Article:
This opinion will be unpublished and
may not be cited except as provided by
Minn. Stat. § 480A.08, subd. 3 (2004).
STATE OF MINNESOTA
IN COURT OF APPEALS
Donald Wallace Butler,
Filed November 29, 2005
Reversed and remanded
Ramsey County District Court
File No. K2-02-1414
John M. Stuart, State Public Defender, Rochelle R. Winn,
Assistant Public Defender,
Mike Hatch, Attorney General, 1800 Bremer Tower, 445 Minnesota Street, St. Paul, MN 55101; and
Susan Gaertner, Ramsey County Attorney, Mark Nathan Lystig, Assistant County Attorney, 50 Kellogg Boulevard West, Suite 315, St. Paul, MN 55102 (for appellant)
Considered and decided by Peterson, Presiding Judge; Halbrooks, Judge; and Dietzen, Judge.
The state appeals the district court’s order granting respondent’s petition for postconviction relief and imposing the presumptive sentence without holding a hearing on the issue of resentencing. Because the state requested a hearing in its reply to respondent’s petition and because the issue of the appropriate remedy for an unconstitutional sentence under Blakely is to be litigated in the district court, we reverse and remand.
Donald Butler was convicted of second-degree burglary following a jury
trial. The district court imposed a
72-month executed sentence, which reflected a one-third upward durational
departure based on the fact that respondent is a career offender under Minn.
Stat. § 609.1095, subd. 4 (2002).
Respondent appealed his conviction to this court, alleging a Miranda violation, ineffective
assistance of counsel, and prosecutorial misconduct.
On June 24, 2004, the United States Supreme Court decided Blakely v. Washington, 542 U.S. 296, 124 S. Ct. 2531 (2004). Respondent then filed a petition for postconviction relief in the district court, seeking a sentence modification under Blakely. The state replied to the petition, asserting that Blakely did not apply to respondent’s sentence; but if the district court found that it did apply, the state requested a hearing to determine the appropriate remedy. Thedistrict court found that Blakely applied to respondent’s sentence because his conviction was not yet final at the time the Supreme Court issued Blakely, but did not conduct a hearing to determine the remedy. Instead, the district court merely resentenced respondent by imposing the presumptive sentence. This appeal follows.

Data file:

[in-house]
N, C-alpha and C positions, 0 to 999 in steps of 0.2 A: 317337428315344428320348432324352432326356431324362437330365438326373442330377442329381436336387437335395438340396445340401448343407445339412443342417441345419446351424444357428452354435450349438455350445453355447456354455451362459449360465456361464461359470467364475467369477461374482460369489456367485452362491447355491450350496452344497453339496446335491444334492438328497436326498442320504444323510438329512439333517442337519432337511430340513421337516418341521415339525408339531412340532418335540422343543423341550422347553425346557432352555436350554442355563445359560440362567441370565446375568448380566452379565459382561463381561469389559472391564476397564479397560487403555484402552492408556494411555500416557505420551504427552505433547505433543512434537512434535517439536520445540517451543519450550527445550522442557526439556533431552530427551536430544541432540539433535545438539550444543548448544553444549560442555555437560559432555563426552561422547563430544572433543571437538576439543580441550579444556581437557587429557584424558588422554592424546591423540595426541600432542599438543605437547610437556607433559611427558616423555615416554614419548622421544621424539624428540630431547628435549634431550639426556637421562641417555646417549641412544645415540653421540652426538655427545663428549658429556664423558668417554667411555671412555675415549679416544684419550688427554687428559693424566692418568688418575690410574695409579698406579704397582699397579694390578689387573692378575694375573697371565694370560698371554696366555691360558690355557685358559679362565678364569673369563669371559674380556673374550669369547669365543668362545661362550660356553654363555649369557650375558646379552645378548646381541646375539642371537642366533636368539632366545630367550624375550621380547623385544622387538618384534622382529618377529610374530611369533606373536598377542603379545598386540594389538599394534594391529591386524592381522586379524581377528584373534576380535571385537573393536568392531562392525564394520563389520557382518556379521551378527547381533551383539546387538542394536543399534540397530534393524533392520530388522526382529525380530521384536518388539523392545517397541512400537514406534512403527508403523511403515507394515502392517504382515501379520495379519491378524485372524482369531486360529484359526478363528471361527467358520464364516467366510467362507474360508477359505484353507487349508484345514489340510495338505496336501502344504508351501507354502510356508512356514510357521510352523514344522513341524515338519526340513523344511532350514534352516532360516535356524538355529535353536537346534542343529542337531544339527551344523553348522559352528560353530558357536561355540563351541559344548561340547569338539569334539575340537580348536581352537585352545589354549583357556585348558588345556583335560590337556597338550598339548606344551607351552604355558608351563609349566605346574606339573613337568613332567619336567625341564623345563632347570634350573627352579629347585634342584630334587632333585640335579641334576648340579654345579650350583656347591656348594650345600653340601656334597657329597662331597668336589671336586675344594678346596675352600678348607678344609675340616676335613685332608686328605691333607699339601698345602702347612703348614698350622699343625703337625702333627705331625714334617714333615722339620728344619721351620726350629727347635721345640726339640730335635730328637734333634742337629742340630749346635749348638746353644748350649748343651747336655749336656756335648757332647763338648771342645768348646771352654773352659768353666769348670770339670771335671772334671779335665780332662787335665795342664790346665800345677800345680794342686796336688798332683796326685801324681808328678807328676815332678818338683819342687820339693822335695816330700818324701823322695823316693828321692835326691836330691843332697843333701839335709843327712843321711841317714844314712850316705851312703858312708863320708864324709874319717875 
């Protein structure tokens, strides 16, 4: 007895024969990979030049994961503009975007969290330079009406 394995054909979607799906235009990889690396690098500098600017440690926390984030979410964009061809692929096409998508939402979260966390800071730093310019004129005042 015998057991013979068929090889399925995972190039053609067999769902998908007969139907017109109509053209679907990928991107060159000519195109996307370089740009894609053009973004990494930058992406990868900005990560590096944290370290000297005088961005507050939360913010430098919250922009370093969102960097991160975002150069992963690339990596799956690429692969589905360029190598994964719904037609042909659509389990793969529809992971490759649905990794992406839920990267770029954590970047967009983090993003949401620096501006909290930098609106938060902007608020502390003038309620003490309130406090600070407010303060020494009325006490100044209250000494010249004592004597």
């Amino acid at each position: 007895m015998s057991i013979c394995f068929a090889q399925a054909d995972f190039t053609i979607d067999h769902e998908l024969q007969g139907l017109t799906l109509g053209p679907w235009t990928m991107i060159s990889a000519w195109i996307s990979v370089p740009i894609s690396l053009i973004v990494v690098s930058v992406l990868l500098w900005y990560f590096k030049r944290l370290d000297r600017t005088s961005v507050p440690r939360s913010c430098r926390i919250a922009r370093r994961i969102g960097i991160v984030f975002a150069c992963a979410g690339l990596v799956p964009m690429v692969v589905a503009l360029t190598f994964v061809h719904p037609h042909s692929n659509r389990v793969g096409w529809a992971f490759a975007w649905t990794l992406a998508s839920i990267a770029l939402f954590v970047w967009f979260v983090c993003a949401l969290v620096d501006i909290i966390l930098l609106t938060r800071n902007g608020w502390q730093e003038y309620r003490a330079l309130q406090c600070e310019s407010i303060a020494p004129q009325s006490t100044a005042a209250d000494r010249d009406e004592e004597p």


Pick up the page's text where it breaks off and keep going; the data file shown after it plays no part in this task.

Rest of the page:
courts “review a postconviction court’s findings to determine whether there is
sufficient evidentiary support in the record.”
Dukes v. State, 621 N.W.2d
246, 251 (
The United States
Supreme Court held that an upward departure is unconstitutional unless the
facts supporting the departure were either admitted by the defendant or found
beyond a reasonable doubt by a jury. Blakely v. Washington, 542
If a court finds that a sentence is unconstitutional, this court has stated that
in Blakely, the Court did not remand for imposition of a sentence
within the “standard range” under
This court stated
that it was apprehensive about determining the appropriate remedy on remand
because the Minnesota Supreme Court “implied that placing the facts regarding
the sentencing enhancement before a jury may require the ‘inherent authority’